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    Very well written! A few basically inconsequential reading notes:

    • The List data type need not be lazy to have a monad, although it will obviously feel more Haskell like that way and lets one talk about generators, I suppose.
    • Promises are significantly more than just the continuation monad. It’s easy enough to describe, though, except we’ll have to be rid of the idea that the constructor itself is unit.

    A value of type Cont is just a wrapper around a function which knows what to do with a continuation.

    function Cont(contHandler) {
      this.contHandler = contHandler;
    };
    

    For unit, this function merely passes the value to the continuation. Easy!

    Cont.unit = function(value) {
      return new Cont((continue) => continue(value));
    };
    

    We “eliminate” Cont values by providing a continuation to be passed to the wrapped continuation handler.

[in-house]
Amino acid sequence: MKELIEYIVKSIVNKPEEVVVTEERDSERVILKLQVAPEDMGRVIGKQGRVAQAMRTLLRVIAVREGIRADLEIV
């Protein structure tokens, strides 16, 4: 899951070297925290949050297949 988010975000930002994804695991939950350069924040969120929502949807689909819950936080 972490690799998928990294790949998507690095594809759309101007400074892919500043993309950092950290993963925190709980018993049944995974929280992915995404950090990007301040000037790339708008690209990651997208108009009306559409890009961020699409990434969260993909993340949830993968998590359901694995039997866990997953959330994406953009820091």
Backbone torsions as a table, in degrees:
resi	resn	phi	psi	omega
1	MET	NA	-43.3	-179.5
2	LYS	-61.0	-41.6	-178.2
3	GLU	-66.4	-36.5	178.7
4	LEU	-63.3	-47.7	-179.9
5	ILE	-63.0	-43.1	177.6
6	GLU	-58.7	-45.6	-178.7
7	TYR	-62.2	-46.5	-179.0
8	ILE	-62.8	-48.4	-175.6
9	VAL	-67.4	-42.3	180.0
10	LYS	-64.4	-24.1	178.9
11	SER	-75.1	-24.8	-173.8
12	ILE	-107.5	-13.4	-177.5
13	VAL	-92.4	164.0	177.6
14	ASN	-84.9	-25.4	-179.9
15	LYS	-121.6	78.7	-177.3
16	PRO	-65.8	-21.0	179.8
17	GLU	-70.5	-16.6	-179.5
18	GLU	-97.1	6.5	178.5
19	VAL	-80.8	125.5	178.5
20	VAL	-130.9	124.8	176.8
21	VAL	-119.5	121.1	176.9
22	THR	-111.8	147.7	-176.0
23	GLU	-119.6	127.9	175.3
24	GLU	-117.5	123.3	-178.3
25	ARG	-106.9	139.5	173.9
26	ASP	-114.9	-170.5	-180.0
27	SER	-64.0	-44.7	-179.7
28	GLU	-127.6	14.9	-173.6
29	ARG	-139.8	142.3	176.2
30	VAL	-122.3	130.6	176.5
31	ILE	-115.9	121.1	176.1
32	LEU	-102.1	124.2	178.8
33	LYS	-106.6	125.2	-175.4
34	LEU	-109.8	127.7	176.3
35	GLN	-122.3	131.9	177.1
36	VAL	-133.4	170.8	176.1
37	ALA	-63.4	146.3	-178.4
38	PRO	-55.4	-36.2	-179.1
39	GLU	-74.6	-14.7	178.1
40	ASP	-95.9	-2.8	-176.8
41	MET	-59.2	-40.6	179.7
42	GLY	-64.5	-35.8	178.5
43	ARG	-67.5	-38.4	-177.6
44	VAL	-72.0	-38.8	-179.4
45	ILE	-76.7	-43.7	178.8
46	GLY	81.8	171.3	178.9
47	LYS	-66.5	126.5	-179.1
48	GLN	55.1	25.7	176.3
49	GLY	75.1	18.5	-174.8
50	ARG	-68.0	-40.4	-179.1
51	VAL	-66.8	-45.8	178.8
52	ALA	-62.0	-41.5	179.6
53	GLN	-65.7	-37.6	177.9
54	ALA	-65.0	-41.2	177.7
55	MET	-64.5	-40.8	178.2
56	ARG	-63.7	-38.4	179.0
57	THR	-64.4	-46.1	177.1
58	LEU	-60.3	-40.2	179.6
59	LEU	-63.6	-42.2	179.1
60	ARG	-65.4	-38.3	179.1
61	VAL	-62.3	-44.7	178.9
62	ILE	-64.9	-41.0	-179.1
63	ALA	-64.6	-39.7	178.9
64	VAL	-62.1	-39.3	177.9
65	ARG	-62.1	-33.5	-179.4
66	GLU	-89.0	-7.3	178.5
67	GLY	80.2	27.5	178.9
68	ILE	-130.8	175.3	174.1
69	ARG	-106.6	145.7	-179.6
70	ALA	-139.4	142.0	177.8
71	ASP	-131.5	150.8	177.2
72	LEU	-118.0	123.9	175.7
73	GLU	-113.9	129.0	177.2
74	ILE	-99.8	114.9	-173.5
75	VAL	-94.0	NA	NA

Cont.prototype.run = function(resume) {
      return this.contHandler(resume);
    };
    

    The most natural way to run a Cont is to pass it a continuation which doesn’t do anything—it just returns immediately.

    Cont.prototype.escape = function() {
      return this.run((x) => x);
    };
    

    Binding is more complex. We’ll first consider a weird kind of identity on Conts. It’s quite convoluted, but you can see it does nothing more than construct a new Cont via a handler which runs the current Cont passing the provided continuation.

    Cont.prototype.doNothing = function () {
      return new Cont((resume) => this.run((value) => resume(value)));
    };
    

    which can be written in a less convoluted way as follows

    Cont.prototype.doNothing = function () {
      return new Cont((resume) => this.run(resume));
    };
    

    Finally, we’ll construct bind by a slight modification of the convoluted form of doNothing where we slip the transform function in at just the right time

    Cont.prototype.bind = function (transform) {
      return new Cont((resume) => this.run((value) => transform(value).run(resume)));
    };
    

    Notice that all we do is pass the value to transform which gives us a new Cont which we can immediately .run using the original continuation resume.

    (Here it is in de-ES6’d, copy-and-pasteable form: https://gist.github.com/tel/9a34caf0b6e38cba6772)